A new review of individuals co-infected with chronic hepatitis C virus (HCV) and human immunodeficiency virus 1 (HIV) suggests that the Food and Drug Administration (FDA)’s label of “special population with an unmet medical need” for such patients, should be re-evaluated.
The review – published in the journal Hepatology – identified studies dated between 2004 and 2017 using the PubMed, EMBASE, and Cochrane Library databases that investigated treatment of chronic HCV infection in those infected with HIV.
Past studies have shown that sustained virologic response (SVR) rates of interferon-based therapies for co-infected individuals have been particularly inadequate. However, the authors write, “the advent of direct acting antiviral (DAA) therapies has resulted in significant improvements in treatment rates for those with co-infection.”
They pointed to several large, recent trials that demonstrated SVR rates of >93% with DAA treatments, including ledipasvir/sofosbuvir (Osinusi et al. 2015; Naggie et al. 2015; Kowdley et al. 2014), ombitasvir/paritaprevir/ritonavir plus dasabuvir, daclatasvir/sofosbuvir (Wyles et al. 2015), and grazoprevir/elbasvir in co-infected patients (Rockstroh et al. 2015). These SVR rates were similar to those in mono-infected individuals.
Patient reported outcomes (PROs) after beginning DAA regimens in co-infected individuals have also shown similar rates of improvement in several domains to that of DAA regimens in mono-infected patients (Younossi et al. 2016). Mono-infected patients showed improvements in general health and emotional well-being during and after treatment with sofosbuvir/velpatasvir. Co-infected patients on the same regimen showed improvements in 19 of 26 PRO domains at 12 weeks after achieving SVR.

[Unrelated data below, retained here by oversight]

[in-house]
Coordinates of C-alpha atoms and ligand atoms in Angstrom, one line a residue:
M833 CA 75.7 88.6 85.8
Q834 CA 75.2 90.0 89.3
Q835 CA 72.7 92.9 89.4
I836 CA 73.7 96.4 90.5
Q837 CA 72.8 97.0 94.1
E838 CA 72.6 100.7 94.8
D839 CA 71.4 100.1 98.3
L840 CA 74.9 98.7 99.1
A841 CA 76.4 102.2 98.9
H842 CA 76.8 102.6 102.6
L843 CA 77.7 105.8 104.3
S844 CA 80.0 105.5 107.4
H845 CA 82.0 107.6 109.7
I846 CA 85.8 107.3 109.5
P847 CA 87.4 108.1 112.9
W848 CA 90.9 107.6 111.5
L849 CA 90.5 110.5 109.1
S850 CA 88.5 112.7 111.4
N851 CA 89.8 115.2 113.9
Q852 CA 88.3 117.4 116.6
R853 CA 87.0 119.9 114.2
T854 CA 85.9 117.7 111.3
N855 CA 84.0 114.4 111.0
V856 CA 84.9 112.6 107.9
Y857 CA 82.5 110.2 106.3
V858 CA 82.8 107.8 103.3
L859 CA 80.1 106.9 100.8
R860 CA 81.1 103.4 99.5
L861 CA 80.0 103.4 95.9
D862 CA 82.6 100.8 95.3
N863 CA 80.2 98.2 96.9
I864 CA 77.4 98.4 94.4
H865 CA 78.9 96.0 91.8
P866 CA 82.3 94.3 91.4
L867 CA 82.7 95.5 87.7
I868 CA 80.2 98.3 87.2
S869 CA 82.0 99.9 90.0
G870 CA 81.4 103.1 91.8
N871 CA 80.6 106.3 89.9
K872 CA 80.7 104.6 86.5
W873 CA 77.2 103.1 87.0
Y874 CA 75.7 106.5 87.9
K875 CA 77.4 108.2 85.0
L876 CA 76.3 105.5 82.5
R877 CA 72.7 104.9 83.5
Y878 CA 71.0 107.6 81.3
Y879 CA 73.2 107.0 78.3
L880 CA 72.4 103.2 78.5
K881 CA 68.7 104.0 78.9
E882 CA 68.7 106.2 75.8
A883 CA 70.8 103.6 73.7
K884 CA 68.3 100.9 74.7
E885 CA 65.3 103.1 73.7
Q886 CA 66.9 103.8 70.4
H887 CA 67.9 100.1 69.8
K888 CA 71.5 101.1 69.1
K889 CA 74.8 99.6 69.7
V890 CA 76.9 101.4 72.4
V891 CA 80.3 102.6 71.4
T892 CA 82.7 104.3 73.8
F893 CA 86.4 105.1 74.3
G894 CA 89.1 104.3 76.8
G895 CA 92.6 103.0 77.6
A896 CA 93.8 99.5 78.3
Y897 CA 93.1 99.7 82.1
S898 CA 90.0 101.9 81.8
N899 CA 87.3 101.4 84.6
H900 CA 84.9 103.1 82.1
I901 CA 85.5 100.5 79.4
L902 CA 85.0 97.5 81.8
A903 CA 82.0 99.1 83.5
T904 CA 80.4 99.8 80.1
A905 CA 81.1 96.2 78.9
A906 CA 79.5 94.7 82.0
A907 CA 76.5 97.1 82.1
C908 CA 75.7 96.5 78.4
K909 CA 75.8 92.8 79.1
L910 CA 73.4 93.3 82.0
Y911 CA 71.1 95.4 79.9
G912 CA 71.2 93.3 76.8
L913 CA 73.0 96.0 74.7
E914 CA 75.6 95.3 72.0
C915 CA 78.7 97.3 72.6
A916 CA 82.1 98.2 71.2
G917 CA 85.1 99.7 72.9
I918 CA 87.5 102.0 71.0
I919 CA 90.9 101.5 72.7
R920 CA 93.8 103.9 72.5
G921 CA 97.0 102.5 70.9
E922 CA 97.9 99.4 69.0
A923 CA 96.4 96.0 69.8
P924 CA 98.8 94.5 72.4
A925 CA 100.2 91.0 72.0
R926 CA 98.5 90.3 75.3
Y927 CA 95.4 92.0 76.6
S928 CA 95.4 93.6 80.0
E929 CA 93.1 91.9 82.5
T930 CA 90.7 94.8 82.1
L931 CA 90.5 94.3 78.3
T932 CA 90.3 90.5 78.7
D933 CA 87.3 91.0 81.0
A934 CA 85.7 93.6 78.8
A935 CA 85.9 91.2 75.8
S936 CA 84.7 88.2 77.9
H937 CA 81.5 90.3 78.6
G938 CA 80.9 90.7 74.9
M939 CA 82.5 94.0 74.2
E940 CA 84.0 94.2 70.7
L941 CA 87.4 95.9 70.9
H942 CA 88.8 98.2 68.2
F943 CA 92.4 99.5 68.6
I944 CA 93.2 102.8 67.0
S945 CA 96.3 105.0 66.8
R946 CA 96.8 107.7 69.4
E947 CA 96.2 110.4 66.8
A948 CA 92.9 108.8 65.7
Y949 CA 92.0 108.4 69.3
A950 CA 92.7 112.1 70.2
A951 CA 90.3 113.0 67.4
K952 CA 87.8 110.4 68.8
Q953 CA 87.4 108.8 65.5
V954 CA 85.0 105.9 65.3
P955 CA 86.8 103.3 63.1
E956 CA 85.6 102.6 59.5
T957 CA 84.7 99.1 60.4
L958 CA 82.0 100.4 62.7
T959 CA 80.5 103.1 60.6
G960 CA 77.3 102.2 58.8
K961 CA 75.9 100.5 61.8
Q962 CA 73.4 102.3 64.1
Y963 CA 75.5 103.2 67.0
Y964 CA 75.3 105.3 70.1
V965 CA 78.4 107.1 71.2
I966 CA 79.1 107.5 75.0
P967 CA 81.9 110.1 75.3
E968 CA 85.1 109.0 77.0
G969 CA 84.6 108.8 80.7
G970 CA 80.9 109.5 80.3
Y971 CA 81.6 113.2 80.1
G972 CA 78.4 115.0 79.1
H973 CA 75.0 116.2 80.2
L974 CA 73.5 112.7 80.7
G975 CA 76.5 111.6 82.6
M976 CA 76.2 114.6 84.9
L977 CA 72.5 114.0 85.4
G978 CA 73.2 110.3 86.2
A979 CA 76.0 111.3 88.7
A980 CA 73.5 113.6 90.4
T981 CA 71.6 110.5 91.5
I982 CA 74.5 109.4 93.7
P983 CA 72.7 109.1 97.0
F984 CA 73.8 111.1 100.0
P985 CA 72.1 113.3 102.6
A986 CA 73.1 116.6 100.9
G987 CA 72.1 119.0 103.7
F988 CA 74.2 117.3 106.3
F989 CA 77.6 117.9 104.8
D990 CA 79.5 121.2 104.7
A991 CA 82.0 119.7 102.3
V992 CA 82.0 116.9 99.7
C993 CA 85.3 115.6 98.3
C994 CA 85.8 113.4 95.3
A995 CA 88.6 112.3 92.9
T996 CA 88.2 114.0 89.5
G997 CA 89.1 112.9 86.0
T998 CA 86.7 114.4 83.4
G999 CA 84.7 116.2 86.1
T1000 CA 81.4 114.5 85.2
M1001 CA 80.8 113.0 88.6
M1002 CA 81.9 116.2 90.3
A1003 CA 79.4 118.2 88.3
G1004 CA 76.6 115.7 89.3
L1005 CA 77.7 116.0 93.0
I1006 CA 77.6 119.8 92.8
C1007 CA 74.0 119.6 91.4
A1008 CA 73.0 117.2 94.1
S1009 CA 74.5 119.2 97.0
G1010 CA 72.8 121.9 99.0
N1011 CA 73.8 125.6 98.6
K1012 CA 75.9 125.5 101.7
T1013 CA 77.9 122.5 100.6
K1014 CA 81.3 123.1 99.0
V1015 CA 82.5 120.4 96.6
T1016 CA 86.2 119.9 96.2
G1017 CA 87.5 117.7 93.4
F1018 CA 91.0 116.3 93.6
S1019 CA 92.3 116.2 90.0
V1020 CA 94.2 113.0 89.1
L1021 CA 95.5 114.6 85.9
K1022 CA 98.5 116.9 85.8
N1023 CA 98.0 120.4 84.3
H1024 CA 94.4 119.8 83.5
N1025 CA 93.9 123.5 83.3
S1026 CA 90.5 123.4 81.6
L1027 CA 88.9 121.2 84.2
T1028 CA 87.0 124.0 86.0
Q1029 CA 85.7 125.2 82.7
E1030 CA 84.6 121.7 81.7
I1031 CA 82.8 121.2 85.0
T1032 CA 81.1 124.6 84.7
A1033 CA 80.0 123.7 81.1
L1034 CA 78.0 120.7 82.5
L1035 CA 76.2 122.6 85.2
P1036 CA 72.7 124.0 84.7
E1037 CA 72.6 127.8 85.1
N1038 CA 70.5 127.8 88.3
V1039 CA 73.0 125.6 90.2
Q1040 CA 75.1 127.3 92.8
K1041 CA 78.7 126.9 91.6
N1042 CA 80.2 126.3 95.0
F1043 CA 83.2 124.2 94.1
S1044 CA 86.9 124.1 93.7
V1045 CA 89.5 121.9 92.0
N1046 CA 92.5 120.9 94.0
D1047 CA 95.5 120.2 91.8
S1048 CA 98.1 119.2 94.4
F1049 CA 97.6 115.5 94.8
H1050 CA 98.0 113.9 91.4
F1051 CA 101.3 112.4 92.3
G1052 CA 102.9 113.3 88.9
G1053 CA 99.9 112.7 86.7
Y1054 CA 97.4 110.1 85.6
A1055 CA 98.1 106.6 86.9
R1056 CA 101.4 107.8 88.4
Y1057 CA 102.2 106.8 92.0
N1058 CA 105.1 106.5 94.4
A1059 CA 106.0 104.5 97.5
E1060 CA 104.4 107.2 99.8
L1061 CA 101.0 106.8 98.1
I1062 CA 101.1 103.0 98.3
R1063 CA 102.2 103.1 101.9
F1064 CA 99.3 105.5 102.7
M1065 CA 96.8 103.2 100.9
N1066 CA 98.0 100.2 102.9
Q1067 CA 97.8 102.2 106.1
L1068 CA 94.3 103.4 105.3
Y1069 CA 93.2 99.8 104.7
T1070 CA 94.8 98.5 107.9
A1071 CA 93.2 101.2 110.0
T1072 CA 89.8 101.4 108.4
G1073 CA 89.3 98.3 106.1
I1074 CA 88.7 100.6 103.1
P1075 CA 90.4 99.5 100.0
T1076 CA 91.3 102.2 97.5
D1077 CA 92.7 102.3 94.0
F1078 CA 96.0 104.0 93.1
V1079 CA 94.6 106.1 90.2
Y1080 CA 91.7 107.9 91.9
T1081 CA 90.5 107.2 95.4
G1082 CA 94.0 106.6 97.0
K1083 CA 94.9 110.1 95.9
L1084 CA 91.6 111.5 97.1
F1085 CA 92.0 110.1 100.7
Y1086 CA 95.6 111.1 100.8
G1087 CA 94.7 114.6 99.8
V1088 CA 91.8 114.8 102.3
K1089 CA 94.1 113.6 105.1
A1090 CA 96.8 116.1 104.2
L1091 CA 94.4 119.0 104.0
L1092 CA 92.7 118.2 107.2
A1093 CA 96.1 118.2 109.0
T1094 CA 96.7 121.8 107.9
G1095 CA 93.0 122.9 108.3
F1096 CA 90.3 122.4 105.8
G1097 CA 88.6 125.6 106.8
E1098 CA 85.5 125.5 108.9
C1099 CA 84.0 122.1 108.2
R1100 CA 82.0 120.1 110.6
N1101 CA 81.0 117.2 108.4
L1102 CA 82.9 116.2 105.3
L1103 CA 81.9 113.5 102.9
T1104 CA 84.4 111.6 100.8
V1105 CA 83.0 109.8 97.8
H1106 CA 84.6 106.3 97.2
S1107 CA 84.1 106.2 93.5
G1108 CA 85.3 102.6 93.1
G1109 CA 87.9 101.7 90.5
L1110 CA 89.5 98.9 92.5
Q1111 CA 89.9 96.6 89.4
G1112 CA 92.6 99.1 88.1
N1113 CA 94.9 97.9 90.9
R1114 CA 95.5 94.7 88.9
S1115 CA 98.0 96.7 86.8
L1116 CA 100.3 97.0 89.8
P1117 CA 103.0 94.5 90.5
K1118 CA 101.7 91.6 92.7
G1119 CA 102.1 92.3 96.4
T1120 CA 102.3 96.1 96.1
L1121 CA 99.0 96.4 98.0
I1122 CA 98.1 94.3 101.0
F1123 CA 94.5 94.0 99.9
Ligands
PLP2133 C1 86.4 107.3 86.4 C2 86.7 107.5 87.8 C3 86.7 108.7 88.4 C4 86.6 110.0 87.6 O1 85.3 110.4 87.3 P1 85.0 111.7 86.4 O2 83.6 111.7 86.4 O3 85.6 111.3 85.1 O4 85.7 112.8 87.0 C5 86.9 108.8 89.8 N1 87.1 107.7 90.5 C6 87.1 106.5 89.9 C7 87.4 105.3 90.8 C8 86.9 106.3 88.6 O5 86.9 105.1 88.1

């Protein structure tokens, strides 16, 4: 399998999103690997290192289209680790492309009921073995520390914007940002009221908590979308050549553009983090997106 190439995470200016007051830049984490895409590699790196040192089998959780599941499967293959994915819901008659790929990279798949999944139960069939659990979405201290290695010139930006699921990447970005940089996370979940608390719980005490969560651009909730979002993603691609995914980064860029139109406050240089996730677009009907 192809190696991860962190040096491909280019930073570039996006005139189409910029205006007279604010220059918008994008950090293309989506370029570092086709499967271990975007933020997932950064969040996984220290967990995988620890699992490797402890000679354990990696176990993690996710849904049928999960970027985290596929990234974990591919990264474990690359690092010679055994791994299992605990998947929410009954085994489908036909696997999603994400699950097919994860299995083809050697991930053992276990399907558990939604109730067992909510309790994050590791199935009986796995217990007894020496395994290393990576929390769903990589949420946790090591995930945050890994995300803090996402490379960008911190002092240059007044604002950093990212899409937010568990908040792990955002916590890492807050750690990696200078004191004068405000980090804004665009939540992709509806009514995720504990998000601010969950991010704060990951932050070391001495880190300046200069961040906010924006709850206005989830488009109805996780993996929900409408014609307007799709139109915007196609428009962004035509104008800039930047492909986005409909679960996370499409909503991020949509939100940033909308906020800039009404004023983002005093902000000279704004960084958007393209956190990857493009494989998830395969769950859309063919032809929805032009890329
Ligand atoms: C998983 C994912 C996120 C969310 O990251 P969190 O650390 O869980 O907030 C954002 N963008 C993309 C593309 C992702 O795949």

Clinical trials evaluating various DAA regimens demonstrate SVR rates of 93.5 to 98% with real-world SVR data ranging 90.9 to 98%. Despite these findings, the authors stressed that healthcare professionals “must remain vigilant, especially with regard to identifying drug-drug interactions, negative predictors of SVR, and barriers to care” in addition to counseling and patient education to prevent re-infection following SVR. Future studies should be directed at “identifying programs and interventions that reduce the risk of re-infection among this population,” concluded lead author, Cameron Sikavi, from UCLA Medical Center, Torrance, CA.
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